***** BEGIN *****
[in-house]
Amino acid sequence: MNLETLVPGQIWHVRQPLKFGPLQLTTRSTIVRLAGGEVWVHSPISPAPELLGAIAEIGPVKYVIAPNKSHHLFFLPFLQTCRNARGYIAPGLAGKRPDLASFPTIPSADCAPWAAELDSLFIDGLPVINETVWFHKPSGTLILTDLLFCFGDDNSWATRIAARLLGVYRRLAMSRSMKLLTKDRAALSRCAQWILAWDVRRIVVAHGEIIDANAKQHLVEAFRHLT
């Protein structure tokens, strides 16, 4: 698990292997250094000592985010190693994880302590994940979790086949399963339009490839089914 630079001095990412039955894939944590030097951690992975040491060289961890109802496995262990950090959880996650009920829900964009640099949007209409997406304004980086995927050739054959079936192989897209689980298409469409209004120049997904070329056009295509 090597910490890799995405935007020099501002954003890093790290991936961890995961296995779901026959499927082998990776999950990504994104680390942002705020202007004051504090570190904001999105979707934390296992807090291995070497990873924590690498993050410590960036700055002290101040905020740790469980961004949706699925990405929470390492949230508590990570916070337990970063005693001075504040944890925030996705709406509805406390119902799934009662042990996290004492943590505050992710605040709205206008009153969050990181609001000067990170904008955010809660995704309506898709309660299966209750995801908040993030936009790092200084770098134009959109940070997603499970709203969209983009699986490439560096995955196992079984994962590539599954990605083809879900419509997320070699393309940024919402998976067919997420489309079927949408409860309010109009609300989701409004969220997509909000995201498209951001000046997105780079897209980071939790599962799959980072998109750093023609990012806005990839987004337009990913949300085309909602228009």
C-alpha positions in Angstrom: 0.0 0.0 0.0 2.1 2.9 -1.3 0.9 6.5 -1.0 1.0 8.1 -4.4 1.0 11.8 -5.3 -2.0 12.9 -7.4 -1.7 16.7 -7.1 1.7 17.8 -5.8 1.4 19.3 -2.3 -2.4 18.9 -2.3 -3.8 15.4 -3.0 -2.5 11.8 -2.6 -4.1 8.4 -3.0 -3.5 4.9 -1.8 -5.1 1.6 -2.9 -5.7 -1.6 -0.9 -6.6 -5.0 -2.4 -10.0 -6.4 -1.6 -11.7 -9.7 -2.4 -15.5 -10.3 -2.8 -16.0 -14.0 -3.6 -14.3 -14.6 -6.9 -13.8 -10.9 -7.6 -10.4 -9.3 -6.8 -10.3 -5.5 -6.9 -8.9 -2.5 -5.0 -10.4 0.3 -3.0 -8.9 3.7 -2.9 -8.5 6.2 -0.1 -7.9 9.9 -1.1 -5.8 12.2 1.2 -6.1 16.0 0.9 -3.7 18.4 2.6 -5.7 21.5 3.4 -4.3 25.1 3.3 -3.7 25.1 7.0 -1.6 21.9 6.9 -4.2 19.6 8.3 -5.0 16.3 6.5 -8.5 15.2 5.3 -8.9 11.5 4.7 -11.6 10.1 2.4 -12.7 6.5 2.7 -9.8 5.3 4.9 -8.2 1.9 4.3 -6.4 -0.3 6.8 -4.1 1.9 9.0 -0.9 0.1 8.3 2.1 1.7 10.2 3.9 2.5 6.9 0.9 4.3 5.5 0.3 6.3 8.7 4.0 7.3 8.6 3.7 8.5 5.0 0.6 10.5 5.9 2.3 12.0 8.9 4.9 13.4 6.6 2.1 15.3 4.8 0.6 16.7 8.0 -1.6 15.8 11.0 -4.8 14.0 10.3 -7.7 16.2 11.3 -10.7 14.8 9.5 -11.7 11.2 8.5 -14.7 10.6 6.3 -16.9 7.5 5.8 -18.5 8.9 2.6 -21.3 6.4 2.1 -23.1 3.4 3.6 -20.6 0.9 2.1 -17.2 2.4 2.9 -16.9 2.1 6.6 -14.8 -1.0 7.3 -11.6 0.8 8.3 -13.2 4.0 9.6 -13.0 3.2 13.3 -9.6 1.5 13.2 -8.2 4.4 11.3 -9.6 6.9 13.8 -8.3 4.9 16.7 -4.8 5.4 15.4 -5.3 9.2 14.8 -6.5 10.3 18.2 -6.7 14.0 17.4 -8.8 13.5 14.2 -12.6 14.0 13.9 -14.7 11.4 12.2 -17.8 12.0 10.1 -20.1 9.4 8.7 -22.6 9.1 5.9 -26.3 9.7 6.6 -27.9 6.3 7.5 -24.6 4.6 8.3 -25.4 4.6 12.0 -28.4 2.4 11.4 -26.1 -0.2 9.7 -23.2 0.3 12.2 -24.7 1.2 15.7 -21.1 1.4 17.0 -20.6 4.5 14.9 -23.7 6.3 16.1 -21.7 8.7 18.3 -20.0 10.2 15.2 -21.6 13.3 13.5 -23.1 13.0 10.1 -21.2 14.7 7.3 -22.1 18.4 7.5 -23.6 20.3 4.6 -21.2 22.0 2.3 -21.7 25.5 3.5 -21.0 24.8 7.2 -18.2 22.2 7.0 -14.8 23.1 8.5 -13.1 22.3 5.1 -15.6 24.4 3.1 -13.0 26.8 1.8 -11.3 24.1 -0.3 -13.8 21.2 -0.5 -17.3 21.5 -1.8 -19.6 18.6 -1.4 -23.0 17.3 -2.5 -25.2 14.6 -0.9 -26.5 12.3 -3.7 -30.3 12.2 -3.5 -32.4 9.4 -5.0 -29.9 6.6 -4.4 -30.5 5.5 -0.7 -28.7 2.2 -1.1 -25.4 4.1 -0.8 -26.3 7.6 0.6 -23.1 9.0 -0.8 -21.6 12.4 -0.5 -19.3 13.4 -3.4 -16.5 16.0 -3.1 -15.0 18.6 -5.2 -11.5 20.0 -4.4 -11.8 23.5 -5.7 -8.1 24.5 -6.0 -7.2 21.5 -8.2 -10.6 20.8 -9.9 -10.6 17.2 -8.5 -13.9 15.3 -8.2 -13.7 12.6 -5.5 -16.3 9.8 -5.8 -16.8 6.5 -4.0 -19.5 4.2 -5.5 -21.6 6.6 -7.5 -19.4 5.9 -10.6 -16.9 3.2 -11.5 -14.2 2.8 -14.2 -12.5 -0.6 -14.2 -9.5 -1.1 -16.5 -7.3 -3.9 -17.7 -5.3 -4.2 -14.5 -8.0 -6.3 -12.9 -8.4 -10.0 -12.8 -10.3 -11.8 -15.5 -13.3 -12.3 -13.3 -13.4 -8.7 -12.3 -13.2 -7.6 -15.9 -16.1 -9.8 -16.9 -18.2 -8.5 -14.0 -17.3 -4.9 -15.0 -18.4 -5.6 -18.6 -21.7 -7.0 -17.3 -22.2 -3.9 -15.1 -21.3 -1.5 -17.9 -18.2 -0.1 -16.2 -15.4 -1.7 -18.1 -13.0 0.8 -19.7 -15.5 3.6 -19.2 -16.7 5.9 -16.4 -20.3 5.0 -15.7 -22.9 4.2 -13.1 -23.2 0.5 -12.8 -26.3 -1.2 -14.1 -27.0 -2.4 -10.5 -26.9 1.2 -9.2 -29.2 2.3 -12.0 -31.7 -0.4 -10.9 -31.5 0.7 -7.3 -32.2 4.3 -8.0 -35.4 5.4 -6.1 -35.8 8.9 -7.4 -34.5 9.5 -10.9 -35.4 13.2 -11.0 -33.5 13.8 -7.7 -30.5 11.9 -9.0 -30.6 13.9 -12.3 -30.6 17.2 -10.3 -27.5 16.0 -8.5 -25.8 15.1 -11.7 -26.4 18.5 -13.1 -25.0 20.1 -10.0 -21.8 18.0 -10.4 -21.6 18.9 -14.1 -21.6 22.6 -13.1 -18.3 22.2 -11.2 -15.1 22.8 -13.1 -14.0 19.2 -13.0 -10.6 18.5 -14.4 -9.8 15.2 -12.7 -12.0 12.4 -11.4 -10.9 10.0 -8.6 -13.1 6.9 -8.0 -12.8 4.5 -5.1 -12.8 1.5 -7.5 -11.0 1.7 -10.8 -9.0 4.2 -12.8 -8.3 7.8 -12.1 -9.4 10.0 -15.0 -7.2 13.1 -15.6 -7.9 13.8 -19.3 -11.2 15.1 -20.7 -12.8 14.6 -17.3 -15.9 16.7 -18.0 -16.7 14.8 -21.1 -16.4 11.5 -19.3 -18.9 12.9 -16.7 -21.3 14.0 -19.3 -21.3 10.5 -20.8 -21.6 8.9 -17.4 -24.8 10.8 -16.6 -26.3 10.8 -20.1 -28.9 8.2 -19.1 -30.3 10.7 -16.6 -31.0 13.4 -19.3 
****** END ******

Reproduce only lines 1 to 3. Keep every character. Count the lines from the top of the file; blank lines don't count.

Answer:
[in-house]
Amino acid sequence: MNLETLVPGQIWHVRQPLKFGPLQLTTRSTIVRLAGGEVWVHSPISPAPELLGAIAEIGPVKYVIAPNKSHHLFFLPFLQTCRNARGYIAPGLAGKRPDLASFPTIPSADCAPWAAELDSLFIDGLPVINETVWFHKPSGTLILTDLLFCFGDDNSWATRIAARLLGVYRRLAMSRSMKLLTKDRAALSRCAQWILAWDVRRIVVAHGEIIDANAKQHLVEAFRHLT
């Protein structure tokens, strides 16, 4: 698990292997250094000592985010190693994880302590994940979790086949399963339009490839089914 630079001095990412039955894939944590030097951690992975040491060289961890109802496995262990950090959880996650009920829900964009640099949007209409997406304004980086995927050739054959079936192989897209689980298409469409209004120049997904070329056009295509 090597910490890799995405935007020099501002954003890093790290991936961890995961296995779901026959499927082998990776999950990504994104680390942002705020202007004051504090570190904001999105979707934390296992807090291995070497990873924590690498993050410590960036700055002290101040905020740790469980961004949706699925990405929470390492949230508590990570916070337990970063005693001075504040944890925030996705709406509805406390119902799934009662042990996290004492943590505050992710605040709205206008009153969050990181609001000067990170904008955010809660995704309506898709309660299966209750995801908040993030936009790092200084770098134009959109940070997603499970709203969209983009699986490439560096995955196992079984994962590539599954990605083809879900419509997320070699393309940024919402998976067919997420489309079927949408409860309010109009609300989701409004969220997509909000995201498209951001000046997105780079897209980071939790599962799959980072998109750093023609990012806005990839987004337009990913949300085309909602228009």